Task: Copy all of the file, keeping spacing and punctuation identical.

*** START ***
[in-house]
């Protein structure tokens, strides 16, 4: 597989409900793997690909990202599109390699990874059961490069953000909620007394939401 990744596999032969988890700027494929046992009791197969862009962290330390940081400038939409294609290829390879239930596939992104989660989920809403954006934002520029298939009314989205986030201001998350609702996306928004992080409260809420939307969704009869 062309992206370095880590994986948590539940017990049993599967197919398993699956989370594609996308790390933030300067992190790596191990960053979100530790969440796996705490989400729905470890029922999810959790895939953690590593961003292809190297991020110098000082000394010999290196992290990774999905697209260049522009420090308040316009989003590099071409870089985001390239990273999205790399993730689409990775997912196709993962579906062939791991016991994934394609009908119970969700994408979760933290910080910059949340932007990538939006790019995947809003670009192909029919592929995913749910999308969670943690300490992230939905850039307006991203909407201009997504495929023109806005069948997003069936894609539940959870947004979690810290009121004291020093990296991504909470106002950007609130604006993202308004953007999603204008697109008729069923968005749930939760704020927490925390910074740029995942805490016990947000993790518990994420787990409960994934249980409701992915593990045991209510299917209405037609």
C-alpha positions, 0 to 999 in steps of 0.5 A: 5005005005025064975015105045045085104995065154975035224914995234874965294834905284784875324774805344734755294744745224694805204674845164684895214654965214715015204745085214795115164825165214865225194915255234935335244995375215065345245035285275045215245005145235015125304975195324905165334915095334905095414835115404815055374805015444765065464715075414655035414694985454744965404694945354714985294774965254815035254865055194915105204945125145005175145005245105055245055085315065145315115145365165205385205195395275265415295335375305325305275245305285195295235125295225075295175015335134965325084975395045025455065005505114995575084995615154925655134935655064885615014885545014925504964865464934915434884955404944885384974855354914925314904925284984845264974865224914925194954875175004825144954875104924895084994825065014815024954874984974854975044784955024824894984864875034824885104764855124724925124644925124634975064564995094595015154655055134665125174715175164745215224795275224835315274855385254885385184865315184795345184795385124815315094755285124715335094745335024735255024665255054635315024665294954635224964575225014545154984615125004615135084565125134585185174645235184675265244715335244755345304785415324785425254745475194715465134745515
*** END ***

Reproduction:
[in-house]
């Protein structure tokens, strides 16, 4: 597989409900793997690909990202599109390699990874059961490069953000909620007394939401 990744596999032969988890700027494929046992009791197969862009962290330390940081400038939409294609290829390879239930596939992104989660989920809403954006934002520029298939009314989205986030201001998350609702996306928004992080409260809420939307969704009869 062309992206370095880590994986948590539940017990049993599967197919398993699956989370594609996308790390933030300067992190790596191990960053979100530790969440796996705490989400729905470890029922999810959790895939953690590593961003292809190297991020110098000082000394010999290196992290990774999905697209260049522009420090308040316009989003590099071409870089985001390239990273999205790399993730689409990775997912196709993962579906062939791991016991994934394609009908119970969700994408979760933290910080910059949340932007990538939006790019995947809003670009192909029919592929995913749910999308969670943690300490992230939905850039307006991203909407201009997504495929023109806005069948997003069936894609539940959870947004979690810290009121004291020093990296991504909470106002950007609130604006993202308004953007999603204008697109008729069923968005749930939760704020927490925390910074740029995942805490016990947000993790518990994420787990409960994934249980409701992915593990045991209510299917209405037609």
C-alpha positions, 0 to 999 in steps of 0.5 A: 5005005005025064975015105045045085104995065154975035224914995234874965294834905284784875324774805344734755294744745224694805204674845164684895214654965214715015204745085214795115164825165214865225194915255234935335244995375215065345245035285275045215245005145235015125304975195324905165334915095334905095414835115404815055374805015444765065464715075414655035414694985454744965404694945354714985294774965254815035254865055194915105204945125145005175145005245105055245055085315065145315115145365165205385205195395275265415295335375305325305275245305285195295235125295225075295175015335134965325084975395045025455065005505114995575084995615154925655134935655064885615014885545014925504964865464934915434884955404944885384974855354914925314904925284984845264974865224914925194954875175004825144954875104924895084994825065014815024954874984974854975044784955024824894984864875034824885104764855124724925124644925124634975064564995094595015154655055134665125174715175164745215224795275224835315274855385254885385184865315184795345184795385124815315094755285124715335094745335024735255024665255054635315024665294954635224964575225014545154984615125004615135084565125134585185174645235184675265244715335244755345304785415324785425254745475194715465134745515